Delirium is a symptom of an underlying injury or mental condition characterized by changes to perception, confusion, and inability to pay attention. Elderly people are more likely to experience delirium, and cognitive impairments likewise increase the odds of developing the condition. Because it is such a common condition in elderly people, doctors sometimes have difficulty distinguishing delirium from dementia. In general, delirium represents a fluctuating state of consciousness while dementia is relatively stable. Making the distinction between the two is crucial to delivering appropriate treatment. In hospital settings, the presence of delirium predicts a higher than average mortality rate. The mortality rate for patients experiencing delirium is more than 10%. That number is even higher among elderly patients and those with severe health conditions.
Treatment of delirium usually includes the use of a typical or atypical antipsychotic medication. These medications, normally reserved for use in schizophrenia and psychotic disorders, work by reducing the activity of certain chemicals in the brain. The typical antipsychotics were developed in the 1950s and 1960s and have demonstrated their effectiveness in treating delirium. Haldol (haloperidol) remains the most commonly used typical antipsychotic for delirium, but at least one study has suggested that Navane (thiothixene) is equally effective. Other studies have shown little difference between typical and atypical antipsychotics in terms of how well they manage delirium in seriously ill patients. However, medications like Navane can have adverse effects that argue against their use. For one thing, all typical antipsychotics carry the risk of movement disorders. These include twitches, tics, and spasms that can interfere with normal functioning. Typical antipsychotics can also cause heart rhythm abnormalities in some people. For all of these reasons, Navane and the other typical antipsychotics may not be the best choice for treating delirium, especially in the gravely ill or elderly.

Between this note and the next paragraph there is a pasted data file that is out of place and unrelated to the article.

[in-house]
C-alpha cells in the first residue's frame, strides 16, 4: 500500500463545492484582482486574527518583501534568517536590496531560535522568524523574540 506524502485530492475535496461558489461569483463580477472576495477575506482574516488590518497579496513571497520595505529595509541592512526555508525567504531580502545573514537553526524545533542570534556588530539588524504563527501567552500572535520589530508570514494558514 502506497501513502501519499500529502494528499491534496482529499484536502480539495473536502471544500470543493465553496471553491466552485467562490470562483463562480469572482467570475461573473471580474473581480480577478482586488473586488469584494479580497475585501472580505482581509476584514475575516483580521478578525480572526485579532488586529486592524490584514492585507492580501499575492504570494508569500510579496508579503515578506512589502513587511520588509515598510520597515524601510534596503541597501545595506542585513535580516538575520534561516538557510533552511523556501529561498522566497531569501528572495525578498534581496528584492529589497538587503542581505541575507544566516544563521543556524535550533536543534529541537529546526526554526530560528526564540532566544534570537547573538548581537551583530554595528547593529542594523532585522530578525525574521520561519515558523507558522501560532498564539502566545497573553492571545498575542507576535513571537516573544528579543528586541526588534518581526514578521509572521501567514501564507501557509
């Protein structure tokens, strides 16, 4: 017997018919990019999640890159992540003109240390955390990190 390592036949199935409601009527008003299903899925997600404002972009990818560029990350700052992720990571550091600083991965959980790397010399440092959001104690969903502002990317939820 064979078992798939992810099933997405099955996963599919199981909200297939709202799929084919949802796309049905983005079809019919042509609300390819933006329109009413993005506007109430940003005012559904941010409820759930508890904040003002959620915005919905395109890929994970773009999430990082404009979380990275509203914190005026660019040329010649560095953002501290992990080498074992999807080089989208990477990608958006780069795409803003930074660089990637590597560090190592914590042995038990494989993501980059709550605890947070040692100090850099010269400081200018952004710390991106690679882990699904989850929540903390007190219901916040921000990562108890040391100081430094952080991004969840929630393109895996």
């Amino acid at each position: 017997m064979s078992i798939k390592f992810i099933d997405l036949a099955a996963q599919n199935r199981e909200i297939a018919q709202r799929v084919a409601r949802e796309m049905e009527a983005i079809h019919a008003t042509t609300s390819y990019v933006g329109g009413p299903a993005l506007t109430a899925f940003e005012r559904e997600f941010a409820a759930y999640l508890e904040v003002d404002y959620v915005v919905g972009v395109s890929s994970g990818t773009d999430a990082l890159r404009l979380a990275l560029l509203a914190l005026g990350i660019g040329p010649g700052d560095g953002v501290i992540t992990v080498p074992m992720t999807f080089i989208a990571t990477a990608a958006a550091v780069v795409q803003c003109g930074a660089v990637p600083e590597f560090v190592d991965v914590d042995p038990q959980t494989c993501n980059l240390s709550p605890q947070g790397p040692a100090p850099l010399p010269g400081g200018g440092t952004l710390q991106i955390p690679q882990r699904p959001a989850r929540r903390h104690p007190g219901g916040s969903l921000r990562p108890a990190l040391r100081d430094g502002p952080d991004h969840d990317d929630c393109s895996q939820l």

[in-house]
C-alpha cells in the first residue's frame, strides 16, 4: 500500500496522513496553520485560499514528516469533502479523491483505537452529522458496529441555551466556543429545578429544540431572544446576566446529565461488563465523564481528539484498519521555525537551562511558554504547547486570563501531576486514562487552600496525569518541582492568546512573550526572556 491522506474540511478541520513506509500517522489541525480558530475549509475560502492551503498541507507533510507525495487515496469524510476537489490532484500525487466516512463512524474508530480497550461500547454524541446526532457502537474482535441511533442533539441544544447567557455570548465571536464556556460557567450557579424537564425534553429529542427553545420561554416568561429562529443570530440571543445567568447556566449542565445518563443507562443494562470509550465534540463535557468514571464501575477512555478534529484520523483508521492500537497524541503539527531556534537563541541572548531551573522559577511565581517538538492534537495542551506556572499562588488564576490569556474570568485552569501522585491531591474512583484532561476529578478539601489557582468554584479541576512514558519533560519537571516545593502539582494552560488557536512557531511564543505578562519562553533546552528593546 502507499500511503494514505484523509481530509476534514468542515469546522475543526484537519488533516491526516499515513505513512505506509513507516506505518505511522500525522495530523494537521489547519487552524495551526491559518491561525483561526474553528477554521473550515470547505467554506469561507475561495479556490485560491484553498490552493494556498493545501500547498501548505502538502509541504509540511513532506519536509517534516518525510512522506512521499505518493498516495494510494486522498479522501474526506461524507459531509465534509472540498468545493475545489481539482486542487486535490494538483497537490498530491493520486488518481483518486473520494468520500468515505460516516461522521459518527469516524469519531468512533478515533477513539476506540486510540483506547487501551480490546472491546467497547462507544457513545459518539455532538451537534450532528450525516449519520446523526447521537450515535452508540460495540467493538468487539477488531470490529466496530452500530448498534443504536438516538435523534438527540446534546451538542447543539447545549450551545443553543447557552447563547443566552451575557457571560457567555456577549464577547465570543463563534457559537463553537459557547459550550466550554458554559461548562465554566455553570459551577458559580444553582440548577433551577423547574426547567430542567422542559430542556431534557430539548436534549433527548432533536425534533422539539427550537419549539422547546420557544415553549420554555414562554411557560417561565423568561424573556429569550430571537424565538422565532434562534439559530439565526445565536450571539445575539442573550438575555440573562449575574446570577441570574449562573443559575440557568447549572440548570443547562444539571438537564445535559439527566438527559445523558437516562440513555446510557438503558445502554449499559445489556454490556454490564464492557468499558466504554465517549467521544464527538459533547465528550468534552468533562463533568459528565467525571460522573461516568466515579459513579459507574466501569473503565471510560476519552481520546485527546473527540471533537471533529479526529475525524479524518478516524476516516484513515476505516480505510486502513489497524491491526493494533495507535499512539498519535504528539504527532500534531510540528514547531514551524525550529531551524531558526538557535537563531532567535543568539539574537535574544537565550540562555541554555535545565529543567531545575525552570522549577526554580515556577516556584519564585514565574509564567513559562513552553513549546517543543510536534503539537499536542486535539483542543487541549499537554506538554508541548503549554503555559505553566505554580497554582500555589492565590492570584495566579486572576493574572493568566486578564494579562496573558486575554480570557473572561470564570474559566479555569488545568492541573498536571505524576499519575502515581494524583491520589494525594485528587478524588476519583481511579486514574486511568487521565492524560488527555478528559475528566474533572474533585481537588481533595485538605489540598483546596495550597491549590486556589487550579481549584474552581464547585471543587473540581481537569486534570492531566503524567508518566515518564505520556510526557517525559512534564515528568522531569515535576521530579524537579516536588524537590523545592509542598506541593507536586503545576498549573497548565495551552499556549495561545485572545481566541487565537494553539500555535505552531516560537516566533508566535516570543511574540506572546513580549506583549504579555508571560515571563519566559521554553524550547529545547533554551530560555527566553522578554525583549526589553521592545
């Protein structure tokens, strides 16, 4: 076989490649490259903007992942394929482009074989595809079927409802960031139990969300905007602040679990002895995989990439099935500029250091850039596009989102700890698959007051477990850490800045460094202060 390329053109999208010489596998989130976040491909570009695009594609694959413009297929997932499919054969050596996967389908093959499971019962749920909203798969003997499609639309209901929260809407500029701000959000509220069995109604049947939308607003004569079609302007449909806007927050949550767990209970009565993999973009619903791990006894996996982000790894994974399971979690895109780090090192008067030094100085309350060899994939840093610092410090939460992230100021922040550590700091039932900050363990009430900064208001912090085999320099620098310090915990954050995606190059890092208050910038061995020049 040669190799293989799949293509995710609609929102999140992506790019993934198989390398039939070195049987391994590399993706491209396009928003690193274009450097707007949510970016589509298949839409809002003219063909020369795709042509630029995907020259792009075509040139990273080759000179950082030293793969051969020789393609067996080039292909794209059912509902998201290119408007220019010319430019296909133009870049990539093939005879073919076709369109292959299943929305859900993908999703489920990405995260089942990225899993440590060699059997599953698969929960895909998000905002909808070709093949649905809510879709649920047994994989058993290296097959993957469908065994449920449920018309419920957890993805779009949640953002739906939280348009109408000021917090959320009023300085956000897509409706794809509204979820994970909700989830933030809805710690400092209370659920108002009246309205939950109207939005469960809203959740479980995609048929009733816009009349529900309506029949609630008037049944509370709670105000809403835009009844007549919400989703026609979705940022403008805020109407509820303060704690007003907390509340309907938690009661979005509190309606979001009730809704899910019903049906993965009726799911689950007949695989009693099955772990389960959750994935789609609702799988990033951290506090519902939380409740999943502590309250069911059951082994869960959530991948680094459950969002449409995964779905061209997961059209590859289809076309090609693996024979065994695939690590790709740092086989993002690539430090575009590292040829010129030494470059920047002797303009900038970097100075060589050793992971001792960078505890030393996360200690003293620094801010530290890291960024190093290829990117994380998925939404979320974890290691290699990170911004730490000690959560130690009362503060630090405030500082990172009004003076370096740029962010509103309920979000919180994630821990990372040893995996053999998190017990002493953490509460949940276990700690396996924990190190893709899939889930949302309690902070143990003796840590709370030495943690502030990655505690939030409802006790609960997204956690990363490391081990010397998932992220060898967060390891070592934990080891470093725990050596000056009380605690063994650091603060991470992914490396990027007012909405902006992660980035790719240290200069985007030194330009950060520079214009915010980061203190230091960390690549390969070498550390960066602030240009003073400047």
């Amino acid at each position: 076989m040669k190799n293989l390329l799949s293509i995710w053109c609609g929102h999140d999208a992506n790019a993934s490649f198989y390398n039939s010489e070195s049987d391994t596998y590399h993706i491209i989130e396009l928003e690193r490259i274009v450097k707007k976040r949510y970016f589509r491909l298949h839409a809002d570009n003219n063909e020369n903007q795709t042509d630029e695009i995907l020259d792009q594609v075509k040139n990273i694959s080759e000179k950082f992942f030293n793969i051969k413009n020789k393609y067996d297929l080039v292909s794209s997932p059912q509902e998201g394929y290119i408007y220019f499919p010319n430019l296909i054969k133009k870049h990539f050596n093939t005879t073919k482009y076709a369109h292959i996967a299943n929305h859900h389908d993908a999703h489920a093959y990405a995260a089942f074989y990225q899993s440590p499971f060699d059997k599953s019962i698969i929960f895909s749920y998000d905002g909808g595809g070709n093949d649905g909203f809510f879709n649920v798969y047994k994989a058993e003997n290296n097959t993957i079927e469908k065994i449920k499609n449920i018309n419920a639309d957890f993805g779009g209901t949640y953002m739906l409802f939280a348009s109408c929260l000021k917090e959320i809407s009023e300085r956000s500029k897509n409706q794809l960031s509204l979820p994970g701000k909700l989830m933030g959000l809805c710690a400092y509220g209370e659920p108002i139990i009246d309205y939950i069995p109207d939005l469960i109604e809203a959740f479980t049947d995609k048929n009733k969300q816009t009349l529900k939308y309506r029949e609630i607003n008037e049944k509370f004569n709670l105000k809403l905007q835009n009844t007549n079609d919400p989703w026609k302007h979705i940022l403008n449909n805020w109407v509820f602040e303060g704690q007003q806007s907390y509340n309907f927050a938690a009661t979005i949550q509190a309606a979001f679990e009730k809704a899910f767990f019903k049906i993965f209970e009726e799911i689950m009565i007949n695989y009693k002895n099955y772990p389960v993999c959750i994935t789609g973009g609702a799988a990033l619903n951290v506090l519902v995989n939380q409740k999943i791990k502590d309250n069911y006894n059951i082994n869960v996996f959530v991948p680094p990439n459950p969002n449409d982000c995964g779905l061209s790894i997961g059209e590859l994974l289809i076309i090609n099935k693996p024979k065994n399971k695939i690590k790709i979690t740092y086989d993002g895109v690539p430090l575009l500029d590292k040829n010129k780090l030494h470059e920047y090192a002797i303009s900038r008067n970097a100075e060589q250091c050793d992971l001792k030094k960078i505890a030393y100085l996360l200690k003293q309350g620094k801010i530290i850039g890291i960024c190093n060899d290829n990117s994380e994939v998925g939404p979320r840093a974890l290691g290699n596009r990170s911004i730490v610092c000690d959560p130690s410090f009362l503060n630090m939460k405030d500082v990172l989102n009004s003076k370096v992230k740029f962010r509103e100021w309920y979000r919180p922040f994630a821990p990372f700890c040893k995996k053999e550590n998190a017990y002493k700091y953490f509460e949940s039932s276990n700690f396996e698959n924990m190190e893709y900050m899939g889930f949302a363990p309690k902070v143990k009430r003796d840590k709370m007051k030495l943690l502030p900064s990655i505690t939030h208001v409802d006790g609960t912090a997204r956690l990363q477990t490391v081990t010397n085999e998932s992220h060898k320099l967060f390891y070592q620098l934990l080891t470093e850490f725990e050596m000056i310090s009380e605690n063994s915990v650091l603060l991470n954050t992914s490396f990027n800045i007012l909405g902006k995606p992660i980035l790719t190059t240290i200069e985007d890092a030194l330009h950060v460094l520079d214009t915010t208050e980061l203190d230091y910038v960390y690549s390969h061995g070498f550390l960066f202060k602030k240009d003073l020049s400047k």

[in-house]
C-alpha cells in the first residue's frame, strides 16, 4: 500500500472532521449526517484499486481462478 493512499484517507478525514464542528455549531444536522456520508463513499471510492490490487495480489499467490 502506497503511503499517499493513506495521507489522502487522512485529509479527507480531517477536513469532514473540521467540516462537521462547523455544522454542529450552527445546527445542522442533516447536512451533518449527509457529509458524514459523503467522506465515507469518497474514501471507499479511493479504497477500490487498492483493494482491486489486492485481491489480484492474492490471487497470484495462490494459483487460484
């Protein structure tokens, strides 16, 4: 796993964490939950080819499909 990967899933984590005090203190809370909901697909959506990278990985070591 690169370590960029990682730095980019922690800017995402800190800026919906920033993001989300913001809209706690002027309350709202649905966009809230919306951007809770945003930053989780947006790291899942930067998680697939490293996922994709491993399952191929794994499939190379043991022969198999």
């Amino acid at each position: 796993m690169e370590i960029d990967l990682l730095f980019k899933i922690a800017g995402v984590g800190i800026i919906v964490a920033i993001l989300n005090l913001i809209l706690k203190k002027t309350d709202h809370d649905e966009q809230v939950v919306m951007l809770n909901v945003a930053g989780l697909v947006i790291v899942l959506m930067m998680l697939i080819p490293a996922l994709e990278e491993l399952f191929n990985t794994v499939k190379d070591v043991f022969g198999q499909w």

Research is ongoing into whether the so-called atypical antipsychotics might offer a safer and equally reliable alternative to Haldol, Navane, and similar medications. Clinical trials suggest that atypical antipsychotics offer equal effectiveness and greater safety margins. These medications cause neither movement disorders nor heart problems. However, some patients do not tolerate these medications well. As more information is gathered, attending physicians will be able to make informed decisions about how to treat individual cases of delirium as safely as possible.
- Markowitz, J. D., Narasimhan, M. (2008). Delirium and antipsychotics: a systematic review of epidemiology and somatic treatment options. Psychiatry, 5(10), 29-36.
- PubMed Health. (n.d.). National Center for Biotechnology Information. Thiothixene. Retrieved May 2, 2012, from http://www.ncbi.nlm.nih.gov/pubmedhealth/PMH0000797/
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